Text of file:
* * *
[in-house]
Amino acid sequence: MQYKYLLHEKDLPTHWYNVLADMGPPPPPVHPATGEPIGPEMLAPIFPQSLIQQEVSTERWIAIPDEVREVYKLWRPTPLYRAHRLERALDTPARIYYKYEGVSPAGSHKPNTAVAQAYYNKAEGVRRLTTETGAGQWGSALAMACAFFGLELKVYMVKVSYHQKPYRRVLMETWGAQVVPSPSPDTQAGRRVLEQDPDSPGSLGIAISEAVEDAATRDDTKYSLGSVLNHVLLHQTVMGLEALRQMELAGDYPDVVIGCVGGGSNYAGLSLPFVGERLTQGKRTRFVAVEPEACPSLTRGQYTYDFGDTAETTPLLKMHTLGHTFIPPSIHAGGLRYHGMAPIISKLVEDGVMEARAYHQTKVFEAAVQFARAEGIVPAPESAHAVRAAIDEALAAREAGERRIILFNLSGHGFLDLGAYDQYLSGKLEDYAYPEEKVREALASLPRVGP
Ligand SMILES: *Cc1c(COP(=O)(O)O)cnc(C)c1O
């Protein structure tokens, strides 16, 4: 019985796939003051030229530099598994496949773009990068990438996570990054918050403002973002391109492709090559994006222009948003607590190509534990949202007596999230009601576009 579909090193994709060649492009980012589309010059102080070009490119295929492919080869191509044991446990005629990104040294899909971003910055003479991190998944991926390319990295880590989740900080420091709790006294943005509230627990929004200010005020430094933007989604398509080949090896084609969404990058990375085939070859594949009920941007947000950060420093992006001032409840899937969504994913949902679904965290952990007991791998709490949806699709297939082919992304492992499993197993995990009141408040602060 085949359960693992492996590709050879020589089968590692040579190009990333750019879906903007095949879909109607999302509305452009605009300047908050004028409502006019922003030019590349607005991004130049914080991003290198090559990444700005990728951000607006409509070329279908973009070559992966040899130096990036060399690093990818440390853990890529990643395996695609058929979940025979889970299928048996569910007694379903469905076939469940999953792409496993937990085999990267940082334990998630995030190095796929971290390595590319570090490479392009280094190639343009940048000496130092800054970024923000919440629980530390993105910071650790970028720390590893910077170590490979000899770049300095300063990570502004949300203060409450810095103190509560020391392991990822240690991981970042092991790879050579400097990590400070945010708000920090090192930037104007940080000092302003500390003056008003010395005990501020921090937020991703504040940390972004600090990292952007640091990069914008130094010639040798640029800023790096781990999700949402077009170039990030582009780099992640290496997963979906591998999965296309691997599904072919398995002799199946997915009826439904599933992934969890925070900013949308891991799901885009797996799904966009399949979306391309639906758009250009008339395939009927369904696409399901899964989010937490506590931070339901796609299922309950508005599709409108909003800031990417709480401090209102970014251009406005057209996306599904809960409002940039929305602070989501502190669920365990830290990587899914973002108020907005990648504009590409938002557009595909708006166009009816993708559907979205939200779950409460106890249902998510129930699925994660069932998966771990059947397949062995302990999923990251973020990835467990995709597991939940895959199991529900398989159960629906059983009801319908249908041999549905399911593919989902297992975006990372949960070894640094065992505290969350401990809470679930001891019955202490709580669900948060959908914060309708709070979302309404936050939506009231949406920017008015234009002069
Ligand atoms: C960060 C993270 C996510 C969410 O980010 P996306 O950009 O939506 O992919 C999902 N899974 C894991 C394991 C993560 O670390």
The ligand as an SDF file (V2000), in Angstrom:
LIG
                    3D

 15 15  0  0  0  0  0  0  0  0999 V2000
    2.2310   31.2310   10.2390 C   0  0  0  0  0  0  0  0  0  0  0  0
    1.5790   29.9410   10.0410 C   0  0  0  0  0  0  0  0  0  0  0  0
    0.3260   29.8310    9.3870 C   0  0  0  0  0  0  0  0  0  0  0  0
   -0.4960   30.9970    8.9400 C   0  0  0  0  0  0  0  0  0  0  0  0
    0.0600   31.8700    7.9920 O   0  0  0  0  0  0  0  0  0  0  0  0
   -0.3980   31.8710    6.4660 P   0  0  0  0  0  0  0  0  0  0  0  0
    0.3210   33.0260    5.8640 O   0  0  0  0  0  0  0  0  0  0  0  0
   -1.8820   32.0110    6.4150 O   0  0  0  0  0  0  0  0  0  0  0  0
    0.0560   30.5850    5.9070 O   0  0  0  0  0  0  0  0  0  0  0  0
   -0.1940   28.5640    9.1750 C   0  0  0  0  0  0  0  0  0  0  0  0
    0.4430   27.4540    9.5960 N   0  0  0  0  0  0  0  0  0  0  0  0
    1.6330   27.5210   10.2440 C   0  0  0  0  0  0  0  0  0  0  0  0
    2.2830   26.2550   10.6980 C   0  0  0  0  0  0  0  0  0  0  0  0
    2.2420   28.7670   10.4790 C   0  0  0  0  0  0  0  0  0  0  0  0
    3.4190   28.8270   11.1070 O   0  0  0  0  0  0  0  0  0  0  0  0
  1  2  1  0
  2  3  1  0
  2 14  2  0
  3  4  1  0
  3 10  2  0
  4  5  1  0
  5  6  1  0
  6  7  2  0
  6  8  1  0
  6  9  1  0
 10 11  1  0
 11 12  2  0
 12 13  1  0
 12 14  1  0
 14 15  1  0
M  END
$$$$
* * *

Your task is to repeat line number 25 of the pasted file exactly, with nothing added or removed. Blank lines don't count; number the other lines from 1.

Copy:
  1  2  1  0